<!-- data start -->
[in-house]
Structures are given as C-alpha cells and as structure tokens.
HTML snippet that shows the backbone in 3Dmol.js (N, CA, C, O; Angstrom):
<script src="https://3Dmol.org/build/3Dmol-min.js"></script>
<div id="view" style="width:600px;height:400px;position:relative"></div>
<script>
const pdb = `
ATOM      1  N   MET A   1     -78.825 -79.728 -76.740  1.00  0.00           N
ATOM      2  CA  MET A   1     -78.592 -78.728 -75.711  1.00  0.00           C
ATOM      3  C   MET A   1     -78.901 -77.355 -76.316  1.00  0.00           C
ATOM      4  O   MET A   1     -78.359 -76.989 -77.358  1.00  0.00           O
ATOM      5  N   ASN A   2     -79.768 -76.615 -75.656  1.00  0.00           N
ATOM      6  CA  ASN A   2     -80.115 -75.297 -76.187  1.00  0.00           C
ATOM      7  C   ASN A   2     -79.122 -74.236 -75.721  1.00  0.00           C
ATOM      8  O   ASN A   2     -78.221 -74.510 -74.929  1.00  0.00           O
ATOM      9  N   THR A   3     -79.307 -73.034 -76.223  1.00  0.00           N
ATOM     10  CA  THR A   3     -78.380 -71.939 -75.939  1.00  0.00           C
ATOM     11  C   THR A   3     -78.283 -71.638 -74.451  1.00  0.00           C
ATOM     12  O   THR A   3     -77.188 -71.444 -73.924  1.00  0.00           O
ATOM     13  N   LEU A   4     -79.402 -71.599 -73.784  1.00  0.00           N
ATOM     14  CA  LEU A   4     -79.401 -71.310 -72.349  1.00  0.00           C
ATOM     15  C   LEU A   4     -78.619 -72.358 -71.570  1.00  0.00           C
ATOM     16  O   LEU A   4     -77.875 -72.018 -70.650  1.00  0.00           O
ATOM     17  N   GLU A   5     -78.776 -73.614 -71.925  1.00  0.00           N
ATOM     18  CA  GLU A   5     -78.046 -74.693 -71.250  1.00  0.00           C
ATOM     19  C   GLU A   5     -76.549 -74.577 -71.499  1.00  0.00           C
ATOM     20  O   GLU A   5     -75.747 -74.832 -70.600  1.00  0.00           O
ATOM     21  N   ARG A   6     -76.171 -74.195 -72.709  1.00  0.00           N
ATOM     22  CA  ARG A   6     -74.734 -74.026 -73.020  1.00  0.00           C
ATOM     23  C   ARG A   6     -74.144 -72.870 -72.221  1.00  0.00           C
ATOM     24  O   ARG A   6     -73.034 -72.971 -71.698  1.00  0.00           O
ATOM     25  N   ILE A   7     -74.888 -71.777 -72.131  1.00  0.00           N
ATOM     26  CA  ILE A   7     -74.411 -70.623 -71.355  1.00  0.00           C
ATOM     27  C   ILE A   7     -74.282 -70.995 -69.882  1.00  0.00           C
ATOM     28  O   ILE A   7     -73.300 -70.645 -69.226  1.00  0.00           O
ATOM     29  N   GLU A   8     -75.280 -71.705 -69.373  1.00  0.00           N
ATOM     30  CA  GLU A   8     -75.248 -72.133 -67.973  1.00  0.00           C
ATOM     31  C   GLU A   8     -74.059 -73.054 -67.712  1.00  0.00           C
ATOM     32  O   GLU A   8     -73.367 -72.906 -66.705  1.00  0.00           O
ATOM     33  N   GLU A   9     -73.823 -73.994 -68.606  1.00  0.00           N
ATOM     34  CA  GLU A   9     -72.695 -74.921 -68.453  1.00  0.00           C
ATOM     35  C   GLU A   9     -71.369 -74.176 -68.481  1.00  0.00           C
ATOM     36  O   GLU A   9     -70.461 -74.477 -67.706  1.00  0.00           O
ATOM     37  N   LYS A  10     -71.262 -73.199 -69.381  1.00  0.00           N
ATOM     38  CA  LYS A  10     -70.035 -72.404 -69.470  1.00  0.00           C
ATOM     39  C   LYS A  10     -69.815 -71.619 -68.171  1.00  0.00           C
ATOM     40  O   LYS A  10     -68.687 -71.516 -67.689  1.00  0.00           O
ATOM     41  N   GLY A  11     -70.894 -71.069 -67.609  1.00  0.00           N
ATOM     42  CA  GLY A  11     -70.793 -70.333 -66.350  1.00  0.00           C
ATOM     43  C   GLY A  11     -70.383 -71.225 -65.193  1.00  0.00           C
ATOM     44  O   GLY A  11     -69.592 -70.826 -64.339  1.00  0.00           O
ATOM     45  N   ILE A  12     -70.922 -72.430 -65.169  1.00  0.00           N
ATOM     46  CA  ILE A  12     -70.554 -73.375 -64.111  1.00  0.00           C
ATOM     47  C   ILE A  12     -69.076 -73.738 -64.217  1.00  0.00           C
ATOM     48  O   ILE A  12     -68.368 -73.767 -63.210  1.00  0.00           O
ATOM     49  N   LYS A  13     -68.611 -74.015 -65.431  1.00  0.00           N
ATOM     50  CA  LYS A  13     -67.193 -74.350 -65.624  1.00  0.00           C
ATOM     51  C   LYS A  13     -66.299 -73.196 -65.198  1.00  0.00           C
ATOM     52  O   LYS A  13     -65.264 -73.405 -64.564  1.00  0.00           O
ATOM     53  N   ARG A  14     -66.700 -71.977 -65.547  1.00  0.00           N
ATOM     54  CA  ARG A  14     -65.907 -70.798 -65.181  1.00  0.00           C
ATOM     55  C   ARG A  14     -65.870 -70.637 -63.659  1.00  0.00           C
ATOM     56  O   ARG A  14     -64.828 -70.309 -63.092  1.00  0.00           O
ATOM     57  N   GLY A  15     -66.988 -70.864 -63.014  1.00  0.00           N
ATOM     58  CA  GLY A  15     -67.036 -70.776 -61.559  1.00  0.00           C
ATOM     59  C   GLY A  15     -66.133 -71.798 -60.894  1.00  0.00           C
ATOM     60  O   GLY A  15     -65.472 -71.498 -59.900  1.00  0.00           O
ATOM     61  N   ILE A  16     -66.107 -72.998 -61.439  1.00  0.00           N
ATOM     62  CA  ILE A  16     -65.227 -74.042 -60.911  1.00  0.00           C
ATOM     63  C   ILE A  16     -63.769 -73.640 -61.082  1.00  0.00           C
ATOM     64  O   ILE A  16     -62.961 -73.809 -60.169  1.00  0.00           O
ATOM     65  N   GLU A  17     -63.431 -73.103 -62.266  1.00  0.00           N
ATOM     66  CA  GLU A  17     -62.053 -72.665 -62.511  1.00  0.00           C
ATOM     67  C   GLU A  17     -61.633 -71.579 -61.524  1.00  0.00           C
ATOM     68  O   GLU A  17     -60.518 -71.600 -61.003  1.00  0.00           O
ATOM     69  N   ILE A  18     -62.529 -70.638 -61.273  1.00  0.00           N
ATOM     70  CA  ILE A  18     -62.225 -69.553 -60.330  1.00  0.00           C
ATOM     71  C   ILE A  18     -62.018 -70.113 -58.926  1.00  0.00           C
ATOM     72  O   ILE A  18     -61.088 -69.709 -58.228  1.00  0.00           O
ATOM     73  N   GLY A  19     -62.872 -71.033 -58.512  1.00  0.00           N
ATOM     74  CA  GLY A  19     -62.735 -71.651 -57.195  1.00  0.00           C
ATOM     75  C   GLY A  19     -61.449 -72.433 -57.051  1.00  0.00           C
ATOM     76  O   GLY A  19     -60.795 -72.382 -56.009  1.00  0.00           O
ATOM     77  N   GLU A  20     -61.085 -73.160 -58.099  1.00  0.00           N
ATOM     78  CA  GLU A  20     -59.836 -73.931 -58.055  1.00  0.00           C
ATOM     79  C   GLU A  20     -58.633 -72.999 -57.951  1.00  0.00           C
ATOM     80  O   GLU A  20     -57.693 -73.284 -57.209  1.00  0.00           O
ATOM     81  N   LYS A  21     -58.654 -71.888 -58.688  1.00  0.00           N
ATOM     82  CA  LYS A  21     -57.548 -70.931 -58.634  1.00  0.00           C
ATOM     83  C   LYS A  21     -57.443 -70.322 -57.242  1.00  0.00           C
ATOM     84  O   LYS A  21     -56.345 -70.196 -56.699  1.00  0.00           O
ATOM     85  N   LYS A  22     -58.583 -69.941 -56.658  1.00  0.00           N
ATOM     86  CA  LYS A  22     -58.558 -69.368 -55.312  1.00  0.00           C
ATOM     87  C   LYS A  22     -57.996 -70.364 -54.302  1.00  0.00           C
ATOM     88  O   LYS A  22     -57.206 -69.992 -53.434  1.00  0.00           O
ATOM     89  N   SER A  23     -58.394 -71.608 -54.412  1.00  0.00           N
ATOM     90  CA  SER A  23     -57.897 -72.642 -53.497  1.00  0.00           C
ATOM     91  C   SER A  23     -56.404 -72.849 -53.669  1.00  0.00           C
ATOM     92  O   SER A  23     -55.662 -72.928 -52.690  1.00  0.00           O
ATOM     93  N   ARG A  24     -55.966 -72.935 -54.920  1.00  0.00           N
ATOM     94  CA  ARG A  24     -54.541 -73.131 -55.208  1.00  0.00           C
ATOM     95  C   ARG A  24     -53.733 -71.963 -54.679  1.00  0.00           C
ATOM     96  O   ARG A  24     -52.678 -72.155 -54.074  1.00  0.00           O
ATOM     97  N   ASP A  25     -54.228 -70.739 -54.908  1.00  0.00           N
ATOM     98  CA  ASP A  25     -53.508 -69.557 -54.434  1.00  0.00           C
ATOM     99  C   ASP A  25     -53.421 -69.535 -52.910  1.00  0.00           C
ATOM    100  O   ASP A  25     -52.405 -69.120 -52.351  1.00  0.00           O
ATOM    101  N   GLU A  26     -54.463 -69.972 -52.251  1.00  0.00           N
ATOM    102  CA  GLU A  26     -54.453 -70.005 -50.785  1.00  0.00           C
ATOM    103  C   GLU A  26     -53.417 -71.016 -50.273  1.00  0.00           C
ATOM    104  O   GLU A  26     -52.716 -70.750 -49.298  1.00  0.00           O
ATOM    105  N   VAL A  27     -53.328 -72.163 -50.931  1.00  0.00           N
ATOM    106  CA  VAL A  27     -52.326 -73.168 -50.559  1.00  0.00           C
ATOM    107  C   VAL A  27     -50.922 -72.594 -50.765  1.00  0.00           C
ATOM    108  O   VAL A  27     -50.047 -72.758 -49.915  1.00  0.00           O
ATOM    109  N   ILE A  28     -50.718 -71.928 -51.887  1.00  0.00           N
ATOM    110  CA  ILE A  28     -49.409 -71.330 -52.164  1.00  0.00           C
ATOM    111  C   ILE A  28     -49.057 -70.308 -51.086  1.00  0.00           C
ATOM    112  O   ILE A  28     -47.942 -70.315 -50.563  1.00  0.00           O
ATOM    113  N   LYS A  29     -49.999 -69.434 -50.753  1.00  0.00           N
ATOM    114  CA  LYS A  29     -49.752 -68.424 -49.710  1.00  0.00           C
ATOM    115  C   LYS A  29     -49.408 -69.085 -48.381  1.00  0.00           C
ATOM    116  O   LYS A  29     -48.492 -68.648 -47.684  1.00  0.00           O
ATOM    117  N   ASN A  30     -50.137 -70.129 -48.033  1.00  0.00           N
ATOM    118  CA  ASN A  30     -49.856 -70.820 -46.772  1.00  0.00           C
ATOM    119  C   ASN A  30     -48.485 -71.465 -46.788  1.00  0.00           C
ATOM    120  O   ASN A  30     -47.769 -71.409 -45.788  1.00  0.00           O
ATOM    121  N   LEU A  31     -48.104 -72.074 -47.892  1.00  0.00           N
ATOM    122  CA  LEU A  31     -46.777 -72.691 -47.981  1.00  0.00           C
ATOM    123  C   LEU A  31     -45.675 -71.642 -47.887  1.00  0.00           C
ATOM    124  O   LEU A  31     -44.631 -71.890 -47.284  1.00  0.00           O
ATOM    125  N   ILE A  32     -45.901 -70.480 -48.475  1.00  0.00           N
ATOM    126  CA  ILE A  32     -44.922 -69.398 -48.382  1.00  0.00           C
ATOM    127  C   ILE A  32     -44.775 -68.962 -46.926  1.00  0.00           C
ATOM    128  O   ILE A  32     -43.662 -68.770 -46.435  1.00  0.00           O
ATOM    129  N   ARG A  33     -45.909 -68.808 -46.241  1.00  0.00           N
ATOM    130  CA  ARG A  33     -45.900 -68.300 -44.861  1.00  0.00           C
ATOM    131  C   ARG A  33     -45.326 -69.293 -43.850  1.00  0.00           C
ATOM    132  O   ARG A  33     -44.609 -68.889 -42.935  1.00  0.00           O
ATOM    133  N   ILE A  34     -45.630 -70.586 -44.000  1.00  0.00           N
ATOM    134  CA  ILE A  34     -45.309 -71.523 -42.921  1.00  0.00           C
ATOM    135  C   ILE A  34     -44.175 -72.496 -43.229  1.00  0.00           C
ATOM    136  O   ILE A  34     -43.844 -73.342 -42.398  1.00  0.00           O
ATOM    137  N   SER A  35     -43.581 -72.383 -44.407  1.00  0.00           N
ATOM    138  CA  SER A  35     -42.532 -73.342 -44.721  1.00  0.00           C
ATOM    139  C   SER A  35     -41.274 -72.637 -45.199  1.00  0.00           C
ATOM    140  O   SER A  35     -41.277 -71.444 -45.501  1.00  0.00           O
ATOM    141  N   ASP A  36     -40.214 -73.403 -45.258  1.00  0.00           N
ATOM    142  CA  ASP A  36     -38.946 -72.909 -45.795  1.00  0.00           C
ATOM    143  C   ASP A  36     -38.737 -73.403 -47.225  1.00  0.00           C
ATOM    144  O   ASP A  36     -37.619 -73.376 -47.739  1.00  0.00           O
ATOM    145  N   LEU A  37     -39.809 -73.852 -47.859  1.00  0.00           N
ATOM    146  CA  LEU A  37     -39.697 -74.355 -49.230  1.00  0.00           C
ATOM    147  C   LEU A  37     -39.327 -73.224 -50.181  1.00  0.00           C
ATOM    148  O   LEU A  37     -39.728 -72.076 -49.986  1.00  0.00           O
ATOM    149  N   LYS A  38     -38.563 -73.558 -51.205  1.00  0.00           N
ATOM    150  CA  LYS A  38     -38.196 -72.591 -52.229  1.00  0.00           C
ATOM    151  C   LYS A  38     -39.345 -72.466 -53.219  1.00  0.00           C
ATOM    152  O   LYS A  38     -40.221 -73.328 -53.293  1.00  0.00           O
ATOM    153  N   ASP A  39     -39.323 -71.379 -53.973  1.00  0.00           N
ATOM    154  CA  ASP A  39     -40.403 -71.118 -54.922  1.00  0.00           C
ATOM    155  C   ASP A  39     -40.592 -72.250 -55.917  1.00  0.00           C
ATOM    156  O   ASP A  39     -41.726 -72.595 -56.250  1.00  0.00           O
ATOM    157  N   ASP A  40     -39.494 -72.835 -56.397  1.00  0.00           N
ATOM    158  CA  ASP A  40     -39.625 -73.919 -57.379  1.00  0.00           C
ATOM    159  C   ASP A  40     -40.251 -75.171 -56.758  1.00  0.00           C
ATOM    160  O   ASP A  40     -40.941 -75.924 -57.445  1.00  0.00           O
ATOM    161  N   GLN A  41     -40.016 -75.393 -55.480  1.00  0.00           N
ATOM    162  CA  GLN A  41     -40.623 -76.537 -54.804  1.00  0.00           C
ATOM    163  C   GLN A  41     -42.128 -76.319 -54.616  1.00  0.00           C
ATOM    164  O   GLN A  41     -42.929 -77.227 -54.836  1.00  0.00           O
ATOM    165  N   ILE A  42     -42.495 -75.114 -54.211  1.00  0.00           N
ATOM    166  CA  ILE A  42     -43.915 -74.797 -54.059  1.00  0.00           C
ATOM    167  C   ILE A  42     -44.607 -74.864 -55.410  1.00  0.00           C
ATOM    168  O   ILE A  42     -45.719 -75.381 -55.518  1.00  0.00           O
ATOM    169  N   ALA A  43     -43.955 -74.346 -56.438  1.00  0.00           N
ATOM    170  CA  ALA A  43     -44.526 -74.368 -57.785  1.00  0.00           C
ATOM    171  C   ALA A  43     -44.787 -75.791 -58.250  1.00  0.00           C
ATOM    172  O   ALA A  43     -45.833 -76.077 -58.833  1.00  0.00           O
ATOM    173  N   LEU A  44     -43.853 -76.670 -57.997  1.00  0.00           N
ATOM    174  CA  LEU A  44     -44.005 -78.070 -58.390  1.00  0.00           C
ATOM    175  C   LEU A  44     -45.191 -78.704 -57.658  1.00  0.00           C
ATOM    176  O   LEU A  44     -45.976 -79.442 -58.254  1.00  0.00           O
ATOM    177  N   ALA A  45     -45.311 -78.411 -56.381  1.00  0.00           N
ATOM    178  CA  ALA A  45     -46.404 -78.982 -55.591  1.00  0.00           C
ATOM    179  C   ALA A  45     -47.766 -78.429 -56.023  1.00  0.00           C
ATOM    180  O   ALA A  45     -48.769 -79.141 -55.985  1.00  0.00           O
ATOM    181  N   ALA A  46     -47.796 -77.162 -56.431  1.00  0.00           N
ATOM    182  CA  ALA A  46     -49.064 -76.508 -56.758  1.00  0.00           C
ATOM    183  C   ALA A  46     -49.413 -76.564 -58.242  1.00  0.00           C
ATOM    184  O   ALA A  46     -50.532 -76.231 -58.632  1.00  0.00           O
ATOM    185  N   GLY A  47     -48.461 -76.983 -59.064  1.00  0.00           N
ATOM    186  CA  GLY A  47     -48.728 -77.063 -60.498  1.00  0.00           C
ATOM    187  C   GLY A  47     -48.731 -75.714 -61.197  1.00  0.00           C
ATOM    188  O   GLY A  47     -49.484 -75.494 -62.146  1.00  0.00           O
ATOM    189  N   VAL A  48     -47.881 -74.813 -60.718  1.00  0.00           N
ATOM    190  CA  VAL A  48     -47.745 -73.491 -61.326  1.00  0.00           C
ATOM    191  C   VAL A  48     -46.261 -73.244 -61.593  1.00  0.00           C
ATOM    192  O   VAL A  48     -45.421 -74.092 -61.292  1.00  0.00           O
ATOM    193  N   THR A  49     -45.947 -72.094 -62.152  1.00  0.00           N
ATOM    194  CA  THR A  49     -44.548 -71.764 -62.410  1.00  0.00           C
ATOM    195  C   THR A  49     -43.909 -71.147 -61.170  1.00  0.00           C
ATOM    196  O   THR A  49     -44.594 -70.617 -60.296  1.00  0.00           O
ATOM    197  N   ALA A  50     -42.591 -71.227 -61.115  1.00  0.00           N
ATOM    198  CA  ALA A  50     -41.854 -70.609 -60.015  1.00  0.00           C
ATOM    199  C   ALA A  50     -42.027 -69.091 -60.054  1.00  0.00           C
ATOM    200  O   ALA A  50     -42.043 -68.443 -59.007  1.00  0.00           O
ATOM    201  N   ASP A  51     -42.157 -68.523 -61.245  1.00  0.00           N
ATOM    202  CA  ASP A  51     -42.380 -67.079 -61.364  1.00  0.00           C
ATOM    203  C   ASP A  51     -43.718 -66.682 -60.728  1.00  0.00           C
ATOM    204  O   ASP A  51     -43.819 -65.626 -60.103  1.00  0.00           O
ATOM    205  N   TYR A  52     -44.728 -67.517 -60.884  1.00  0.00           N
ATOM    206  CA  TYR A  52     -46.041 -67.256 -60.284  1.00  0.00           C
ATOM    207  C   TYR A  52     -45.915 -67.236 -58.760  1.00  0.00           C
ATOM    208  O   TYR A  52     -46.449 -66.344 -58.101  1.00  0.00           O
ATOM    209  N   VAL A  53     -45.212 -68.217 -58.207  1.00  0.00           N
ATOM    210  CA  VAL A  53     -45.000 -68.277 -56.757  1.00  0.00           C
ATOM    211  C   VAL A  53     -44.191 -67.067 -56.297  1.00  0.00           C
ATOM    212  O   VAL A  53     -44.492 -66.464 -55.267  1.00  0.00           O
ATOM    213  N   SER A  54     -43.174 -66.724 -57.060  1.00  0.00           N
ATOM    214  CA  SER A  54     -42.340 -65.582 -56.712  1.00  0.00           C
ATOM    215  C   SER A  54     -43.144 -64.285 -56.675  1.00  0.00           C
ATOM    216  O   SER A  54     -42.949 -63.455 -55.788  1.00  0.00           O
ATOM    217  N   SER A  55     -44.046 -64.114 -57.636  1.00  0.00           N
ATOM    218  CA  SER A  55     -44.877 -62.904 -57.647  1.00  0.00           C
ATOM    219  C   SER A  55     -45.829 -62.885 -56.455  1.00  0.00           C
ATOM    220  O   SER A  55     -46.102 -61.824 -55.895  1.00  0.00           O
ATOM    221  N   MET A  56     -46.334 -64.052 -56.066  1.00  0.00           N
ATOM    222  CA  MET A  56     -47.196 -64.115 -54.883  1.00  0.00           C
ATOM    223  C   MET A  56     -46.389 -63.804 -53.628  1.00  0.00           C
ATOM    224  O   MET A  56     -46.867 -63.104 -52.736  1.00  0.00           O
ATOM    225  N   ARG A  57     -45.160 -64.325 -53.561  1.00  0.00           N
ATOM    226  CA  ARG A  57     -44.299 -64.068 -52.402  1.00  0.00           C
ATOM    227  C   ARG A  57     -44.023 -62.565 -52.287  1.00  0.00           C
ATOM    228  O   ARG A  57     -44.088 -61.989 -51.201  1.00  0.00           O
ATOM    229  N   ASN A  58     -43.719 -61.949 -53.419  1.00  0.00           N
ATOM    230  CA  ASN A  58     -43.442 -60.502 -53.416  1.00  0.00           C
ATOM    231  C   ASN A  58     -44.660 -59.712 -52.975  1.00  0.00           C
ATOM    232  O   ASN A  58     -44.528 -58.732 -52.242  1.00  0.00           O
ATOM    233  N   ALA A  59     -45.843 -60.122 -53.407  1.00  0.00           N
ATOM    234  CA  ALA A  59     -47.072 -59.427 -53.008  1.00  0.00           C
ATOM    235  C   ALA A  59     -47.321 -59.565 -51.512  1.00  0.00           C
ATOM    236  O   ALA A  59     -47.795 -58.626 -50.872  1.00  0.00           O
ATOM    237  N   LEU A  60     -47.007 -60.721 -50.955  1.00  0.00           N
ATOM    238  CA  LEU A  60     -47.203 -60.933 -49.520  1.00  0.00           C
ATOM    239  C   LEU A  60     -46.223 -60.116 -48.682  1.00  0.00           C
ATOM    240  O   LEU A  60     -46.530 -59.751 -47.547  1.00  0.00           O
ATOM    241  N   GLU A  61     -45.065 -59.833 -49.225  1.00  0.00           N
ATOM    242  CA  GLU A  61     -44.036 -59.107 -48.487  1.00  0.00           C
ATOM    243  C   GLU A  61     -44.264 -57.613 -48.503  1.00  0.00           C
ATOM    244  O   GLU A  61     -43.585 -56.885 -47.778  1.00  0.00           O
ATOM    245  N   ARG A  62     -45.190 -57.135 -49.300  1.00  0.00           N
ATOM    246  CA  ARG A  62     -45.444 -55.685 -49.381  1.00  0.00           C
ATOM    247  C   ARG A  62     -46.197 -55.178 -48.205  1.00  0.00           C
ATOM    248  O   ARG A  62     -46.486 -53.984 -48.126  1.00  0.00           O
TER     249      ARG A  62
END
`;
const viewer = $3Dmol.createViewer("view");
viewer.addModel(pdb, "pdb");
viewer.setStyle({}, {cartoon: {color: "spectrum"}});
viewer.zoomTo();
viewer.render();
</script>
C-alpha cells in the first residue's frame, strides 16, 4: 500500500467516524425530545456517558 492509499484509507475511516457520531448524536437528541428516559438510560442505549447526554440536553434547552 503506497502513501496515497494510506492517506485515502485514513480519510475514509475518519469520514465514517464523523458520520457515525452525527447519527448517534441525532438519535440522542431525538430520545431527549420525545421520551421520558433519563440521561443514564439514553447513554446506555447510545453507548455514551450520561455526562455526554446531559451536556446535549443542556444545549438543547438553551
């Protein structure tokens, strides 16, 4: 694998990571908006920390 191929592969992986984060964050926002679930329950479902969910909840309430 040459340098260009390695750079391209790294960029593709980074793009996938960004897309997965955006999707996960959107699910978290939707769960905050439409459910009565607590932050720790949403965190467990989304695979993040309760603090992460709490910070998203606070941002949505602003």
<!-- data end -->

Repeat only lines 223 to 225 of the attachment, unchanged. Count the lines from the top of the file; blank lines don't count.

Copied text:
ATOM    216  O   SER A  54     -42.949 -63.455 -55.788  1.00  0.00           O
ATOM    217  N   SER A  55     -44.046 -64.114 -57.636  1.00  0.00           N
ATOM    218  CA  SER A  55     -44.877 -62.904 -57.647  1.00  0.00           C